I say "of a sort" because the city of
Under the phased withdrawal plan, British troops would leave the
British PM Tony Blair is peddling the line that it's "mission accomplished," and a White House desperate for good news has enthusiastically endorsed that assessment.But this outbreak of feel good-ism masks a couple of realities:
First, Blair's popularity and that of the Labor Party, like President Bush and the Republican Party, has tanked and the long moribund Tories and Democrats are ascendant.The biggest reason for these reversals of fortune is that a war that Bush started but has been unable to finish has been backed to the hilt by Blair and is now widely viewed as an unmitigated disaster. (Some 132 Brits have died in the conflict, a far cry from the 3,148 Americans, but substantially more any of the 18 other Coalition nations, who have suffered a total of 124 deaths.)
In short, Blair is desperate to save his legacy. It is not unfair to say that Bush has squandered his.
Second, a British withdrawal has been all but inevitable since General Sir Richard Dannatt, the head of the British Army, warned publicly last October that the presence ofAlthough Dannatt was chided for his candor, he was spot-on correct and the same grisly conundrum holds true for American forces.
troops in U.K. was "exacerbating security problems" and called for a pull-out. Iraq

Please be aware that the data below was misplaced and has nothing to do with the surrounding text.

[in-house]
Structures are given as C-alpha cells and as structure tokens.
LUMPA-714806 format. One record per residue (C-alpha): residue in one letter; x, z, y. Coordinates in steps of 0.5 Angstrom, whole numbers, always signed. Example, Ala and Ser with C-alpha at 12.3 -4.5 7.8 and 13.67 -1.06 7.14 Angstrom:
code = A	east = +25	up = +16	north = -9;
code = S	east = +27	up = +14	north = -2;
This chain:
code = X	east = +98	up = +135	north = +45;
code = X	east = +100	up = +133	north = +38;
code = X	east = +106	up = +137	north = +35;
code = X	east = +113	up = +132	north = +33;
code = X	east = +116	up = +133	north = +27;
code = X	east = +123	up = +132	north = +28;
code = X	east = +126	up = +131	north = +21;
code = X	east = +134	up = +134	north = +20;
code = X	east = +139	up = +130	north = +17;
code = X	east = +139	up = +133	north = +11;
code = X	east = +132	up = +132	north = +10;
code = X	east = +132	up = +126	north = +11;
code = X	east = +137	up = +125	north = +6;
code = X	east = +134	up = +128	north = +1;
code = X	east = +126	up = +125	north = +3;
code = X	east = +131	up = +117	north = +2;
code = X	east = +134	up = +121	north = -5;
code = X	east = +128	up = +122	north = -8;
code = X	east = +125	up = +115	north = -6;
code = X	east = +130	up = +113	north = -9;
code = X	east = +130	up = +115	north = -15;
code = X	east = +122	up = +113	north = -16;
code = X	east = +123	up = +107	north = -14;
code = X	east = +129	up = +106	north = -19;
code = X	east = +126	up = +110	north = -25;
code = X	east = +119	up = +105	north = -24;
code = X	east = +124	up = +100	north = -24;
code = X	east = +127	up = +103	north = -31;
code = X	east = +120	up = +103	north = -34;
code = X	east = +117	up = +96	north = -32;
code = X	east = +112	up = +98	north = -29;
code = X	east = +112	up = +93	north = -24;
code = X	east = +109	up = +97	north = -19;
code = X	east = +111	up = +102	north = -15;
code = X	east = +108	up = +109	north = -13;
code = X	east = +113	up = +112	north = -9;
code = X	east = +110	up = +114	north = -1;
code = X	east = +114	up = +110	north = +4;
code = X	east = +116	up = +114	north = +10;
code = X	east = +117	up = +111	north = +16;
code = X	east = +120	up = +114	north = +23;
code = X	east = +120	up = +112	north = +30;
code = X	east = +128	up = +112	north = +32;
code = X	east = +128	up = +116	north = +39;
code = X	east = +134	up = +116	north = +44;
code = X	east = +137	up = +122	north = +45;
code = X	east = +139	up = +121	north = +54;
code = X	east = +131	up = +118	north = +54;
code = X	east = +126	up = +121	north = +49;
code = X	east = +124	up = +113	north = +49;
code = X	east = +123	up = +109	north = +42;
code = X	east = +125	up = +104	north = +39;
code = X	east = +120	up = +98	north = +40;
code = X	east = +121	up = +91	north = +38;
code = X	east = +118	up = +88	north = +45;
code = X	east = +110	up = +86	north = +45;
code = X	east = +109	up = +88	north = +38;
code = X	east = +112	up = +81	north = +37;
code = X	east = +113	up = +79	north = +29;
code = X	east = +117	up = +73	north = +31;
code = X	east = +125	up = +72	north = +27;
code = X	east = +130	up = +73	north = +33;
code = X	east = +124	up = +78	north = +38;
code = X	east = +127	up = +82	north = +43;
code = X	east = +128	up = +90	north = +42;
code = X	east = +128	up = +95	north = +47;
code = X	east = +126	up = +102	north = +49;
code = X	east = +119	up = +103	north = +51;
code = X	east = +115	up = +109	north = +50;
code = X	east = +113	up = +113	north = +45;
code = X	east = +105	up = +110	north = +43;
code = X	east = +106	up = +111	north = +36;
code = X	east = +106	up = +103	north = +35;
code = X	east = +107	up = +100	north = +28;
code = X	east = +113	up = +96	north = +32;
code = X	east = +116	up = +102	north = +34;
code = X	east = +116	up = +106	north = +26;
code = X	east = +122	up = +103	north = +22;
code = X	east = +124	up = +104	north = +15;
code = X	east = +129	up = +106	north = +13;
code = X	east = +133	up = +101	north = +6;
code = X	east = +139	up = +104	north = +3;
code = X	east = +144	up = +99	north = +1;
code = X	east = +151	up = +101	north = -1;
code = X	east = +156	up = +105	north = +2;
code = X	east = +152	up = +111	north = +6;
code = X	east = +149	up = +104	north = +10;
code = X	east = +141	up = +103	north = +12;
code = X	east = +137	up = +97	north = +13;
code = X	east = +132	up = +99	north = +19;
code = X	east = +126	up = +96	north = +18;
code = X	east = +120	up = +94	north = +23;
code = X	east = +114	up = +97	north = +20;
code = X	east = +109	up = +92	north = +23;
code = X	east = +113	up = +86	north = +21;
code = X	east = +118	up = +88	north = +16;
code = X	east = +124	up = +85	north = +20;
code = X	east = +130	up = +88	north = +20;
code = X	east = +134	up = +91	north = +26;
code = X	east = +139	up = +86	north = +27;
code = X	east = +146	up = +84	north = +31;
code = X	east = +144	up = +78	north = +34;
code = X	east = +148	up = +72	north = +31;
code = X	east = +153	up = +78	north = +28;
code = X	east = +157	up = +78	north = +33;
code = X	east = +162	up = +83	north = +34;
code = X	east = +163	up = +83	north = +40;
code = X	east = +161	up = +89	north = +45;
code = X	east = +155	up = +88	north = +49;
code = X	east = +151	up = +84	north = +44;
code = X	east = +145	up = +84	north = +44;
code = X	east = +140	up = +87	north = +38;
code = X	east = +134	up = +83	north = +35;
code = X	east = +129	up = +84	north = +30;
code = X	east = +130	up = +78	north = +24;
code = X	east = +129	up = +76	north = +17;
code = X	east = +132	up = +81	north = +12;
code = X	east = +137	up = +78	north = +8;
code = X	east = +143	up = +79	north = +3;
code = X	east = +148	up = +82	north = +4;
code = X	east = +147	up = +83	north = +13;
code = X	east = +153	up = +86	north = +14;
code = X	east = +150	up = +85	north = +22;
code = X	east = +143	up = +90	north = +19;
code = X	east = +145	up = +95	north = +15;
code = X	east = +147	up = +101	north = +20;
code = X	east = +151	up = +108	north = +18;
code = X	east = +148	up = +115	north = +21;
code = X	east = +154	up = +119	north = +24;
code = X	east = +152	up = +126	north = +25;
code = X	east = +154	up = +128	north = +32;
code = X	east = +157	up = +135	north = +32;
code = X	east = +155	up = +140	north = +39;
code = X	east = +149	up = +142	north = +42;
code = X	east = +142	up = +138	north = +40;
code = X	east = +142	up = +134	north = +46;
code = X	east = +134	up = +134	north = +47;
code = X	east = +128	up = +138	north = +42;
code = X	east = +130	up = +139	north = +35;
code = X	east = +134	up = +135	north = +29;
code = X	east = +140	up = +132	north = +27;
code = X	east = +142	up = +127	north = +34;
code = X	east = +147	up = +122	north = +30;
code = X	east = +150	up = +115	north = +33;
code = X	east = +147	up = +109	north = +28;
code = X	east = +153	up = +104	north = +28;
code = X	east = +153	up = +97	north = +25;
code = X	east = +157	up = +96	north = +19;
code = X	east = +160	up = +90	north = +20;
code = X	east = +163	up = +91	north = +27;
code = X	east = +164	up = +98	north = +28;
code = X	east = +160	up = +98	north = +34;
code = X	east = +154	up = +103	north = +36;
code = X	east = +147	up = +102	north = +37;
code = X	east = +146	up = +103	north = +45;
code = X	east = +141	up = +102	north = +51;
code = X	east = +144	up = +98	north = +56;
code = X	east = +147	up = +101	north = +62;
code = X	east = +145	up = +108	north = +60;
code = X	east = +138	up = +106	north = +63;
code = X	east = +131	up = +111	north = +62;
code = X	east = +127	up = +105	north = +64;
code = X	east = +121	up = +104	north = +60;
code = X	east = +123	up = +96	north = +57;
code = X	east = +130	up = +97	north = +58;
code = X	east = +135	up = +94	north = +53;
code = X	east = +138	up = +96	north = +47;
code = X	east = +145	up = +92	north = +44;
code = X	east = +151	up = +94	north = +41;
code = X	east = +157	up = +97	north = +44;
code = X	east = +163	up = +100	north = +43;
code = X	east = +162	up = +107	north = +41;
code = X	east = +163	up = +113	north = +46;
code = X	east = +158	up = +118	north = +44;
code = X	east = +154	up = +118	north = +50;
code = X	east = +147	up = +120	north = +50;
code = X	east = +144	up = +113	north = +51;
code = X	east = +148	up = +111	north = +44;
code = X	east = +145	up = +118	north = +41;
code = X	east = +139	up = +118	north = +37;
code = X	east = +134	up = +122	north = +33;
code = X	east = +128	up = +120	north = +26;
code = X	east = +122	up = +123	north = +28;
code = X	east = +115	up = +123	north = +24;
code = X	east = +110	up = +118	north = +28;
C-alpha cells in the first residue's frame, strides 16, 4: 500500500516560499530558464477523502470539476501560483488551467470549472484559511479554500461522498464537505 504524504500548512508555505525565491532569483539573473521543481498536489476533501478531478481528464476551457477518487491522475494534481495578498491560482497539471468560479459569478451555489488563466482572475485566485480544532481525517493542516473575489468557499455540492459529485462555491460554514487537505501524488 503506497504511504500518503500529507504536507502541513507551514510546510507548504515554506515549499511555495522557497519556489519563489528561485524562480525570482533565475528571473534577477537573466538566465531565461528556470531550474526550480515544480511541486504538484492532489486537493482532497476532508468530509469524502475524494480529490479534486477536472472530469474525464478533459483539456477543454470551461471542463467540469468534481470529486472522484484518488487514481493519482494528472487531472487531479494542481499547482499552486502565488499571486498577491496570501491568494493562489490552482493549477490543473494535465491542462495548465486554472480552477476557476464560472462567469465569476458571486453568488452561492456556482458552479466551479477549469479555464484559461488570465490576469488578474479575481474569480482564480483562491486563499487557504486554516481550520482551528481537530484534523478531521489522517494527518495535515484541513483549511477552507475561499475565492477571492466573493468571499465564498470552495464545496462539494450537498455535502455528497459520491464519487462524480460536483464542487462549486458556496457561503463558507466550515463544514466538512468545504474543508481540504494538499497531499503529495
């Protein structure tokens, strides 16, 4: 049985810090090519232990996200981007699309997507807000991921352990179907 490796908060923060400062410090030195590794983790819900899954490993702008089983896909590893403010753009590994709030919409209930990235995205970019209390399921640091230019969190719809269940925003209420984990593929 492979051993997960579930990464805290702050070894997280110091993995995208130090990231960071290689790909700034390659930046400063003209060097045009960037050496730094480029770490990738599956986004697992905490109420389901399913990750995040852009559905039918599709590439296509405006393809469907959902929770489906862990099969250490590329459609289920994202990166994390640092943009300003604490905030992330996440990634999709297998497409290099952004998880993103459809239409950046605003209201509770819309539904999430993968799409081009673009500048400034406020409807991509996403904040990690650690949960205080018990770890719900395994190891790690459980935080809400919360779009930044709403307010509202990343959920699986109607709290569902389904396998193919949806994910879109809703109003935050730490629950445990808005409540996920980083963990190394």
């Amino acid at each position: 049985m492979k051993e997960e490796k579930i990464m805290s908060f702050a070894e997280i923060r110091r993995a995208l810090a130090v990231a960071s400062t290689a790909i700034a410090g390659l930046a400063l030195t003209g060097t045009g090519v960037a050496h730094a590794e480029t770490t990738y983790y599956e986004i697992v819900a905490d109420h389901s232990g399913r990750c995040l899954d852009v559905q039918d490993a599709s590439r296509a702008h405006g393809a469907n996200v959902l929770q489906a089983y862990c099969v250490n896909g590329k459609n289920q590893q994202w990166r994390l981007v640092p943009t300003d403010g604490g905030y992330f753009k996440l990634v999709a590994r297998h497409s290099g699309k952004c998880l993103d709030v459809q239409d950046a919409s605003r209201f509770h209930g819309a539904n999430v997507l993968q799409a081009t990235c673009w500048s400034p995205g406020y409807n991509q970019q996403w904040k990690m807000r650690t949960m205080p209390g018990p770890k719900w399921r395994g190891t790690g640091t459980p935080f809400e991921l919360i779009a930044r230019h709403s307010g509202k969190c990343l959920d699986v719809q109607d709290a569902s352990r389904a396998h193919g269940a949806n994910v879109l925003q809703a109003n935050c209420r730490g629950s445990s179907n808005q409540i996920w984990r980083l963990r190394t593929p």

The biggest concern about the drawdown is that it's not at all clear that Basra is capable of running its own affairs without armed British nannies. Additionally, there has been a pattern of attacks by insurgents not long after the British (and Australians) have handed over responsibility for a particular post or area to Iraqi forces.
What is going to keep this pattern from continuing and even growing? Nothing.
The one bit of good news is that British forces will now be able to concentrate more on operations in
But in the end the British withdrawal will be the first major test of whether the Iraqis are capable of being masters of their own destiny, which begs the question of whether Blair’s "mission accomplished" line may be as pyrrhic as Bush’s.Photograph by Wisam Ahmed/Reuters